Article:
We had quite a bit of fun compiling a list of children’s books written before 1970, the date of which is totally serendipitous and has nothing to do with our ages.
We decided to take a different approach to the original theme: Books That Written Before We Were Born because we don’t want to date ourselves, and we thought it would be fun—and it was!
Over the last twenty years, Archie Comics has changed its comics to represent its more diverse audience. They have also expanded their products to include TV shows and Graphic novels.
By Carolyn Keene
What was interesting to learn was that a great deal of the series was effectively ghostwritten and published collectively under the name Carolyn Keene. It has allowed this series to continue in various intonations with the same great characters and mysteries.
By Franklin W. Dixon
Neither of us has ever read any of the Hardy Boys series, but we learned that it is actually set up the same way as Nancy Drew. The stories are ghostwritten and then published under a single author’s pseudonym.
Anne of Green Gables
By Lucy Maud Montgomery
Though Lucy Maud Montgomery is known for her characters and stories set in P.E.I, she lived her later life in Ontario. And unlike Anne may have been deeply unhappy in her marriage. She also wrote the Smily of New Moon series, among other stories and poetry.
By E.B White
E.B White didn’t actually grow up on a farm though he did own one later. Apparently, there is a bible allegory. Wilbur is meant to signify Christ, born in a barn, and the animals who recognized him before the three Wise men.
James and the Giant Peach
By Roald Dahl
James and the Giant Peach was Roald Dahl’s first children’s book; he had never written books for children before.
The Lion the Witch and the Wardrobe
By C.S. Lewis
C.S Lewis uses his knowledge of medieval literature and Christianity to position The Lion, the Witch and the Wardrobe as a text that teaches young readers about Christianity.
Charlie and the Chocolate Factory
By Roald Dahl
Roald Dahl has an interesting connection to E.M Barrie. When one of his sons was a baby, he was injured, and Dahl worked with an engineer and neurosurgeon from Great Ormond Street Hospital to create a shunt valve.
By Astrid Lindgren
Our recollection of Pippi Longstocking is based on the cartoon that we watched as children. However, we think that Pippi is a kick-ass character who we can’t wait to read.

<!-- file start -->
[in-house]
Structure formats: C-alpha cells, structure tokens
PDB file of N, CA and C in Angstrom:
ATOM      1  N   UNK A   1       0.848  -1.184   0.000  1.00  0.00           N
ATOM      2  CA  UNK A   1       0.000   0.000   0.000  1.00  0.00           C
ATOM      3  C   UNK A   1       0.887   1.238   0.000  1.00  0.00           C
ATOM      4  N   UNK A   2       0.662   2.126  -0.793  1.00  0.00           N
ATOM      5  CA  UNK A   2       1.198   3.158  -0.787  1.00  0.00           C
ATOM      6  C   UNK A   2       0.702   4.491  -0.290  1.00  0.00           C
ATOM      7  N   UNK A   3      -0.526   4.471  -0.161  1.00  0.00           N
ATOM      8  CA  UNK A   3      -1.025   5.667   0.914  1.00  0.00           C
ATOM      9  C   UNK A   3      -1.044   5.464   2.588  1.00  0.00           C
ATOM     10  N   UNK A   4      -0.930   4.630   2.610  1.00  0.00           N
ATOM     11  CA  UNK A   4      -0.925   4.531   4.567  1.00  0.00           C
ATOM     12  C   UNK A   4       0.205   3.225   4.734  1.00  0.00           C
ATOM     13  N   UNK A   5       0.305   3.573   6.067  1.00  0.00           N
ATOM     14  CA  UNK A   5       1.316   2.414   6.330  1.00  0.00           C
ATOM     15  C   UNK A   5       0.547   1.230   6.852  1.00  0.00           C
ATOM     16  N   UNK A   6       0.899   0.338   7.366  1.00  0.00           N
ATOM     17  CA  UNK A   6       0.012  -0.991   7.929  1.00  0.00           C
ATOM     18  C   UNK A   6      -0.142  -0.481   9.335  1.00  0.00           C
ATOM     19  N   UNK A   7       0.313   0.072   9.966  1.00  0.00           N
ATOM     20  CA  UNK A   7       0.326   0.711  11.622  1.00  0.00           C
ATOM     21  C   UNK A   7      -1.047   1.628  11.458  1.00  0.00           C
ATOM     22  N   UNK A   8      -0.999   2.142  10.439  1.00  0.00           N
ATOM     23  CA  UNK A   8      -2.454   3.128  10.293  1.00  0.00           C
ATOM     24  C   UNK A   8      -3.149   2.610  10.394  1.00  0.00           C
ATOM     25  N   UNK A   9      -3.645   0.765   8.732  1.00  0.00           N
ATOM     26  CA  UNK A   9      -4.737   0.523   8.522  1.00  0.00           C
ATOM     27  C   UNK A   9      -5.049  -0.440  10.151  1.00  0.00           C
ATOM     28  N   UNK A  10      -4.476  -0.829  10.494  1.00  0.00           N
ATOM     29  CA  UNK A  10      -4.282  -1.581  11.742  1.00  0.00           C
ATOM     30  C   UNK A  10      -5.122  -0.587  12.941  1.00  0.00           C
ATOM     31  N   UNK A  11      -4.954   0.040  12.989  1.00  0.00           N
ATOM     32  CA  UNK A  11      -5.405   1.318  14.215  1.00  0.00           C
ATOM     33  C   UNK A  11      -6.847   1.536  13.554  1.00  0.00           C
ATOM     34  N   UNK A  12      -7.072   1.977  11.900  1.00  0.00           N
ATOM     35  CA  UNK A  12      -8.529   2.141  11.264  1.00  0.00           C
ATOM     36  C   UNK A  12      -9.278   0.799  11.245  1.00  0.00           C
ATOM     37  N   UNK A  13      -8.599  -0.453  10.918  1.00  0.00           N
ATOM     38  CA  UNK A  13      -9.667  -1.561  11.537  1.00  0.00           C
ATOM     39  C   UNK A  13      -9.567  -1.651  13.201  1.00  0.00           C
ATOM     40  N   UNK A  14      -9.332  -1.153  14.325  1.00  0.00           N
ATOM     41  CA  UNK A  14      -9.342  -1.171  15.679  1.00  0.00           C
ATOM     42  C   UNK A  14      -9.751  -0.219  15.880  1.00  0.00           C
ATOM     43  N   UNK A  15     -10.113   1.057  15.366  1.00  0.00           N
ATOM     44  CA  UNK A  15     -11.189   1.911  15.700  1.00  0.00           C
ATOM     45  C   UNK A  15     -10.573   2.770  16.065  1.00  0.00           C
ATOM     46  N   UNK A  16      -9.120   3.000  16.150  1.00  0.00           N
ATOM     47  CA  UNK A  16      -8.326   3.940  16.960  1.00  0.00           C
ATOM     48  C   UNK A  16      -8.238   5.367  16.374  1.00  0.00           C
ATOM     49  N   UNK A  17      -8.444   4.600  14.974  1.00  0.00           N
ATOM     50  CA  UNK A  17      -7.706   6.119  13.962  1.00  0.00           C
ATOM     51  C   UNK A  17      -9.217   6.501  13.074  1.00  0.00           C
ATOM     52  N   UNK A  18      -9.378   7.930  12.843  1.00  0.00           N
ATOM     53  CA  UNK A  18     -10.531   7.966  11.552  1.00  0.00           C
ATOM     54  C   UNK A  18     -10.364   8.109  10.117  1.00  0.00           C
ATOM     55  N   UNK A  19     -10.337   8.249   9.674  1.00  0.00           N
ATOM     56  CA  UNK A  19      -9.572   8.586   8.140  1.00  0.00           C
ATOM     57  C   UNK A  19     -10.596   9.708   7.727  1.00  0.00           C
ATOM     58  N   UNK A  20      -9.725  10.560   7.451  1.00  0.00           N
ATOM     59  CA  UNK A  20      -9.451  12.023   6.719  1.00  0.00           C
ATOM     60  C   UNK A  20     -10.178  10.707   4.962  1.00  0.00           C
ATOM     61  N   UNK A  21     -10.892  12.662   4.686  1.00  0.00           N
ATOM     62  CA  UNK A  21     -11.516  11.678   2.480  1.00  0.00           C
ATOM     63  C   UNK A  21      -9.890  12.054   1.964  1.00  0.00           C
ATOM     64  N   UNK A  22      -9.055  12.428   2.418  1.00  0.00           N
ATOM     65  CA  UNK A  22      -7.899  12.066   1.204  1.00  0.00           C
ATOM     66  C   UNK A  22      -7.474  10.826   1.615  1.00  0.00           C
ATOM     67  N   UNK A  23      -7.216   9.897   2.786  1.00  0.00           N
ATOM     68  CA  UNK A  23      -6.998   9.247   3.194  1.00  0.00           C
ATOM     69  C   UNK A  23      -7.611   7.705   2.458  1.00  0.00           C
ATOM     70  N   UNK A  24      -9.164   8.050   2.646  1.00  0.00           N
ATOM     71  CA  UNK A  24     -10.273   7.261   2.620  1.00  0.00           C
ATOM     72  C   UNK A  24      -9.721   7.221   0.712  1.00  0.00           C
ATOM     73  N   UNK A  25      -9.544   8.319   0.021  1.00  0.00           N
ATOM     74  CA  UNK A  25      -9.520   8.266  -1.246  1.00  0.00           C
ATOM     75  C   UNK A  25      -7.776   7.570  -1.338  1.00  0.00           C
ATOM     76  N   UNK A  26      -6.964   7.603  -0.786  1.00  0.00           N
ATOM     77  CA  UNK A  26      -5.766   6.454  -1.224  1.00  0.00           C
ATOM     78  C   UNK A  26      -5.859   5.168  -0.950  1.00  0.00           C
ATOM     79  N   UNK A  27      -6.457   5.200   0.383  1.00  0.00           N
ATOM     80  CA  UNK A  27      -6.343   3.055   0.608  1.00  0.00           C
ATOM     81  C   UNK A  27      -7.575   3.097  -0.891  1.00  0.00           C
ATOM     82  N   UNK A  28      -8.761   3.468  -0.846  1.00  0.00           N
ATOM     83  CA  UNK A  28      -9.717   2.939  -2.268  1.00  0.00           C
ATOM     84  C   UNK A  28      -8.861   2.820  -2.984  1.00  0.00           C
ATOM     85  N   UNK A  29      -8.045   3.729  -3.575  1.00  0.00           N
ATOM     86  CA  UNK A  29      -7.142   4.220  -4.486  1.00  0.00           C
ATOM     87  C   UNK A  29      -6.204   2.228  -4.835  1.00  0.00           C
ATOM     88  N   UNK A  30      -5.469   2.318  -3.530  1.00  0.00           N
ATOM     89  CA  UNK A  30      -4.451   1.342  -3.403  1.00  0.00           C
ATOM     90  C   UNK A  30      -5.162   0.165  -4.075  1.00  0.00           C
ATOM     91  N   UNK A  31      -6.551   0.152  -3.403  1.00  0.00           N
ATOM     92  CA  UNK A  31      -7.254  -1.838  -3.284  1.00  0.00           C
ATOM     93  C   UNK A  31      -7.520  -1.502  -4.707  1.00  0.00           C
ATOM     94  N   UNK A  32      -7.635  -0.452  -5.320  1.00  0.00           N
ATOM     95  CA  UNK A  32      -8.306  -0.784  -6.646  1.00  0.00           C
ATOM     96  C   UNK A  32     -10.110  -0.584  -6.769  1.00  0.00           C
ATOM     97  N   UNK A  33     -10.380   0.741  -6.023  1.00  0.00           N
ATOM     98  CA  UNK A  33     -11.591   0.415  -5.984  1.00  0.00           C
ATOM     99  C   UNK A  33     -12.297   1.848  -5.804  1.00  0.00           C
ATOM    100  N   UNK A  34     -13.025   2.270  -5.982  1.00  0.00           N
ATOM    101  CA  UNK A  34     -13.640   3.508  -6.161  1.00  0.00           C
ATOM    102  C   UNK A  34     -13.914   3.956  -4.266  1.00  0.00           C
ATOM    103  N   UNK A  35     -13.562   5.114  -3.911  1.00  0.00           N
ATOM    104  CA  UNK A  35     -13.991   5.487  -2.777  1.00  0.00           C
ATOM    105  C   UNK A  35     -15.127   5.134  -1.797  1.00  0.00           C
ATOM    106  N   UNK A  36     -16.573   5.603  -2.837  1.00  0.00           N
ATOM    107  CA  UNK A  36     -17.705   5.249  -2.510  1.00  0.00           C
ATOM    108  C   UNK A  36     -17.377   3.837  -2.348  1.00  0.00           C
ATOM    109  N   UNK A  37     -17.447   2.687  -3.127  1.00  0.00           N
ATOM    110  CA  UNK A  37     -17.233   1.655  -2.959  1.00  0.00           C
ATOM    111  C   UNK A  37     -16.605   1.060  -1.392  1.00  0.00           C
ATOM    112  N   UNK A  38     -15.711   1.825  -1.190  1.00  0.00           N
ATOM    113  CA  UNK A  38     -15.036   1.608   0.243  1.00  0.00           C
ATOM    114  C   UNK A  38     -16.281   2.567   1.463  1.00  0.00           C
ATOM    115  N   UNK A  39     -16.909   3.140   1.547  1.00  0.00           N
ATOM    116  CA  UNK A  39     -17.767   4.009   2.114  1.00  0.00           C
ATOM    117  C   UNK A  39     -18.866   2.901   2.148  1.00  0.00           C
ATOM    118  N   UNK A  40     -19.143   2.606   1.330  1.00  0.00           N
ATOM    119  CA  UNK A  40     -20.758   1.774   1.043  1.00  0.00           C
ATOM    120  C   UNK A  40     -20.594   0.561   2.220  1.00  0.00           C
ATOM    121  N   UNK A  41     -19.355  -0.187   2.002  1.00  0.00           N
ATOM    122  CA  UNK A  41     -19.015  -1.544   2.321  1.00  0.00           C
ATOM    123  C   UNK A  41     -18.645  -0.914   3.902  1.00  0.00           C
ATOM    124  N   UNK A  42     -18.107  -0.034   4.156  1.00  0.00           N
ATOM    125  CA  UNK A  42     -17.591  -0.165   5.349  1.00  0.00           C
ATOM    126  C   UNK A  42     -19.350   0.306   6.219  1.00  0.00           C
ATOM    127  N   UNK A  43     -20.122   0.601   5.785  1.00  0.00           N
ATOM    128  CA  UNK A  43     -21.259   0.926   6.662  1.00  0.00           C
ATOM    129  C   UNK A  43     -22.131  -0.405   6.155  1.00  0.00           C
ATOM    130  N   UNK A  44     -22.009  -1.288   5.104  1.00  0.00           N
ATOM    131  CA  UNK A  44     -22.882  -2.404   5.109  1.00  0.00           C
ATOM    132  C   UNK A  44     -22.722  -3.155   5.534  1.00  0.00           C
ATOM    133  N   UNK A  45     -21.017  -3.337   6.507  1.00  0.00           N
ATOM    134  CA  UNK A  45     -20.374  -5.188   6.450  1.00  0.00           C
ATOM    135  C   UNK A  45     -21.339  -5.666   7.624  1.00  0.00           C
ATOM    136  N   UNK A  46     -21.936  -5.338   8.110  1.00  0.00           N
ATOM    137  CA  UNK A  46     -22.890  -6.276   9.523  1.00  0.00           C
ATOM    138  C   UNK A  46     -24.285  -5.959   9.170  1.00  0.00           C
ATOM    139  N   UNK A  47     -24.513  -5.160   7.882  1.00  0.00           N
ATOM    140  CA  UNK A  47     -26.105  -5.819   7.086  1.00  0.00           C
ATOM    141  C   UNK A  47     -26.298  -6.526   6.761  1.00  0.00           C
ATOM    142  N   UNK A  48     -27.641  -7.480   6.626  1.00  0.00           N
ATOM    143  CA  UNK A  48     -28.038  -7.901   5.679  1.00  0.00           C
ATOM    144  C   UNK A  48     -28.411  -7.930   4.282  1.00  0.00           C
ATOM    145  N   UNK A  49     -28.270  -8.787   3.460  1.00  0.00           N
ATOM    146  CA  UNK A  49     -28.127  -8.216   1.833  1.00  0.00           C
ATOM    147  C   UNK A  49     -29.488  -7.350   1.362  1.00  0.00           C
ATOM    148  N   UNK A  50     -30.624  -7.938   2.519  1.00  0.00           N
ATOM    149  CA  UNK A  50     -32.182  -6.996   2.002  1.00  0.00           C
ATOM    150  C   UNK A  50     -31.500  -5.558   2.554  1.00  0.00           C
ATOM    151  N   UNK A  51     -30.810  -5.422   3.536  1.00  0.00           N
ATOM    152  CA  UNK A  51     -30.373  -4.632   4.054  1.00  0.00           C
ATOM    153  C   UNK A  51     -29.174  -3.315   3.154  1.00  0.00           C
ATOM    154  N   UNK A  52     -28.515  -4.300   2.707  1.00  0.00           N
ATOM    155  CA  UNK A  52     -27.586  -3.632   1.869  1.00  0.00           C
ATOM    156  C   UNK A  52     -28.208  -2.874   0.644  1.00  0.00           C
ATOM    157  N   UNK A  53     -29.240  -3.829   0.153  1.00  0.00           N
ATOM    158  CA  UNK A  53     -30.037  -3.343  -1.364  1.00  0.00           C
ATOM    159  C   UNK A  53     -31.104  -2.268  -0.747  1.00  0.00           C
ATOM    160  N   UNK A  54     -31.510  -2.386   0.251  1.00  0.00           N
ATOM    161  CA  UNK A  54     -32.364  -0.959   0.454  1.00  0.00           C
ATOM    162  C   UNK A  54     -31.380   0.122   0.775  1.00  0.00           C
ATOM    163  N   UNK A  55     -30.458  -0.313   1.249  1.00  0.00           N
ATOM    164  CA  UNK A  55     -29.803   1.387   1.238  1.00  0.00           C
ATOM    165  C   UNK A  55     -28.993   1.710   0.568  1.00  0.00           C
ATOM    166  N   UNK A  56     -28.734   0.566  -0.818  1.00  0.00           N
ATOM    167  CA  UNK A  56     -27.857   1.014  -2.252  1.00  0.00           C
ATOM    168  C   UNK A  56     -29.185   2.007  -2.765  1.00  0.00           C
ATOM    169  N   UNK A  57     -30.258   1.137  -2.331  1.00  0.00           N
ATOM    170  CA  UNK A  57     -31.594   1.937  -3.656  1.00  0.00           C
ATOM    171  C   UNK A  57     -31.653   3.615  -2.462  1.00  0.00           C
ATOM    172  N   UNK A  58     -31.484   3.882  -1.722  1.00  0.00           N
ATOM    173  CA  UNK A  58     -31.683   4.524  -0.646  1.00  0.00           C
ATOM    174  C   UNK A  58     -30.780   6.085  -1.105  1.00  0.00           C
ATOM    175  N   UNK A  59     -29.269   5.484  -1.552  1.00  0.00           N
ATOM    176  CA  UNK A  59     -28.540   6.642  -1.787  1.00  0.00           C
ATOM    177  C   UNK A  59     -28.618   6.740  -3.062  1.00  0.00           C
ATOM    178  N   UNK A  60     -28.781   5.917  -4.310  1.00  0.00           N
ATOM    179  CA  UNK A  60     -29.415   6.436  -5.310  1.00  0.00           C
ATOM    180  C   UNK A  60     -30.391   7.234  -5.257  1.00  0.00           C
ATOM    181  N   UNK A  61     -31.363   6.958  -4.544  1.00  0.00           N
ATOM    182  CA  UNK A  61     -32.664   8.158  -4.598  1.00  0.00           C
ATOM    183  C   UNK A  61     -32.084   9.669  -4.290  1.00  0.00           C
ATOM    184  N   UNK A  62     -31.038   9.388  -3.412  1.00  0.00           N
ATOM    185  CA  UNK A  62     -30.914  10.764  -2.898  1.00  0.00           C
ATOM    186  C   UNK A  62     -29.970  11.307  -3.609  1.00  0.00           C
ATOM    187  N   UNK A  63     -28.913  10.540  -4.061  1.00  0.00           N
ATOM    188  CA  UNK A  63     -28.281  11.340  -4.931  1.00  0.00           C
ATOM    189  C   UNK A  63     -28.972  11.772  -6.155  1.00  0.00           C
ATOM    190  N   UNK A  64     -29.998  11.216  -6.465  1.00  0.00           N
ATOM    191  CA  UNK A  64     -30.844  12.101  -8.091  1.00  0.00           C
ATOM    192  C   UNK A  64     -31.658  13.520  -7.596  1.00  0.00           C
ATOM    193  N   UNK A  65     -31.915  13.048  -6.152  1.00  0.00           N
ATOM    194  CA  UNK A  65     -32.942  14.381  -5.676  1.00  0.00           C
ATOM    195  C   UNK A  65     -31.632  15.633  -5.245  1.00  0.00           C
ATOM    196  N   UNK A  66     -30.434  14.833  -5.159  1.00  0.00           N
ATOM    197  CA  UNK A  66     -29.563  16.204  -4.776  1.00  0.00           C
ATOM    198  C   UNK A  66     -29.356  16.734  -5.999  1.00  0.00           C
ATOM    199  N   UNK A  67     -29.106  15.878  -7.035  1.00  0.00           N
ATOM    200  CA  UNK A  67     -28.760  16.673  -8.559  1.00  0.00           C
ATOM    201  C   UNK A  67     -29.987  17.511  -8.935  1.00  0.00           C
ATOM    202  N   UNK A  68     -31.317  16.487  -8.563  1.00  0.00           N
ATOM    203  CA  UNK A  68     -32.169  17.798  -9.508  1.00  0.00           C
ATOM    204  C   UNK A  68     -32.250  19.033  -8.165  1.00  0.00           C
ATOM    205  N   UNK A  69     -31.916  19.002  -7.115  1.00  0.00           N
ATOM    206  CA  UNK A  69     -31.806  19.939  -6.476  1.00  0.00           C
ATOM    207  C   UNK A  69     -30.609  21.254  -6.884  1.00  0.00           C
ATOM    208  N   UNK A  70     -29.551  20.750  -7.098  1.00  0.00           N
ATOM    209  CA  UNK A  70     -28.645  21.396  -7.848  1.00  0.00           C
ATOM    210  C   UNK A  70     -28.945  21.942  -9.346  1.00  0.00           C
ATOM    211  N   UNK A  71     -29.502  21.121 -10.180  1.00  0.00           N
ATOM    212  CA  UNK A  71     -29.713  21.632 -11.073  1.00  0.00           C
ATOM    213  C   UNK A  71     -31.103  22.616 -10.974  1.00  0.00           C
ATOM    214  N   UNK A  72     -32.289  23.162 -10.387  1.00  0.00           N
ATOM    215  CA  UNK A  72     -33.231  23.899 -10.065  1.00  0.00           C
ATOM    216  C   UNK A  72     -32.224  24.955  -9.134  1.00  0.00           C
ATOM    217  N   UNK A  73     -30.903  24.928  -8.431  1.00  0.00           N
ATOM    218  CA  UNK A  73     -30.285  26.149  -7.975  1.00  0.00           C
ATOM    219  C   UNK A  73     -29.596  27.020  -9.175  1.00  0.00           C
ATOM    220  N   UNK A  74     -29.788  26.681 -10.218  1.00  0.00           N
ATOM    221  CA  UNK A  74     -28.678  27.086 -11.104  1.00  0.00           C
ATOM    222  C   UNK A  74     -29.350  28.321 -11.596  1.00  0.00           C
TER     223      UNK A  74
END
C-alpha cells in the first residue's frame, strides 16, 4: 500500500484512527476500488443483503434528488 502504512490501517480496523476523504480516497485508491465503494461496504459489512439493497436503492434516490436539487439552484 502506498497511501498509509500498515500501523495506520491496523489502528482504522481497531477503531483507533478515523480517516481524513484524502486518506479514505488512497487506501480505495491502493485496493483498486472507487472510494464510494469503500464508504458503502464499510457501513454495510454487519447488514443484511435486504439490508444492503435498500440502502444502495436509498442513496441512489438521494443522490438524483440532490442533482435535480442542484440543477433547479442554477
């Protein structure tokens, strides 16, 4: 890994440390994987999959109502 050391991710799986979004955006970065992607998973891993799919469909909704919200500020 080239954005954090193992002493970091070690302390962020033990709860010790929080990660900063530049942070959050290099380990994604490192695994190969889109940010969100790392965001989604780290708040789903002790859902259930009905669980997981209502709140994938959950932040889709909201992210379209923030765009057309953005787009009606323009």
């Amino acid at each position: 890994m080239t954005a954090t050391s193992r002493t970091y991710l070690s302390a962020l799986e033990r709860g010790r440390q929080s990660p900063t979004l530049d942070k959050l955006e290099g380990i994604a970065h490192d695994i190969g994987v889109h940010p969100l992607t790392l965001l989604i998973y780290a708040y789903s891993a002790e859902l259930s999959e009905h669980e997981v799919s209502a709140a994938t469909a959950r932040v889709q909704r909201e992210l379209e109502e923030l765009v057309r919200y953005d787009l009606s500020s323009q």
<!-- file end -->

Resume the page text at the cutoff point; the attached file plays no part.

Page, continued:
By E.M Barrie
While working on an essay, Carmen got caught in a tangent and discovered a really cool thing about Peter Pan’s copyright. According to British copyright law, all the royalties from the sales of Peter Pan in Britain go to Great Ormond Street Hospital for the rest of the time.
Top Ten Tuesday is a weekly feature created by The Broke and the Bookish now hosted by Jana at That Artsy Reader Girl. Join us every Tuesday to see MBJ’s Top Ten Listicles!
RS/The Idealistic DaydreamFebruary 5, 2021 at 22:39
Most of the fun facts you’ve included are brand new to me and very fascinating, especially the Dahl/Barrie collection and the in-perpetuity beneficiary of Peter Pan. And I…definitely did not ever consider the Biblical analogy prospect of Charlotte’s Web; interesting.
That & Charlie are my favorites in this list, but you have truly picked a great selection of children’s classics here (Archie comics might be stretching that definition a bit, but definitely impactful, at least! I actually didn’t know, until my husband informed me last week during my delighted discovery of the 1996 movie, that Sabrina the Teenage Witch is from them too).
My Book JarFebruary 6, 2021 at 14:44
The biblical allegory in Charlotte’s Web was news to me the first time I heard it, but it doesn’t not make sense. I think it is meant to be incredibly subtle, so most people don’t pick up on it. I loved finding out about the Peter Pan copyright, and Roald Dahl’s fact was fascinating as well. We decided to include Archie comics because Sash and I both read them as kids from a very young age and have quite the collection. They have definitely become more gown up in past years, but the comics were very G-rated when we were kids.
We’re glad to hear that you liked our list. Your list is fantastic. I loved Misty of Chincoteague when I was a kid.
JoFebruary 2, 2021 at 09:46
Charlotte’s Web was on my list this week too!
My TTT: https://jjbookblog.wordpress.com/2021/02/02/top-ten-tuesday-301/
My Book JarFebruary 2, 2021 at 17:05
I love Charlotte’s Web it was one of my favourites growing up, I had to read it for a children’s literature course and it was just as good.
LydiaFebruary 2, 2021 at 08:12
The Chronicles of Narnia books were on my list, too!
My Book JarFebruary 2, 2021 at 16:56
Yeah, they are basically a staple of children’s literature.
CollettaFebruary 2, 2021 at 04:07
I’ve read quite a few of these books! I hope you can stop by:
My Book JarFebruary 2, 2021 at 16:53
That’s great to hear. You read a lot more than I did as a kid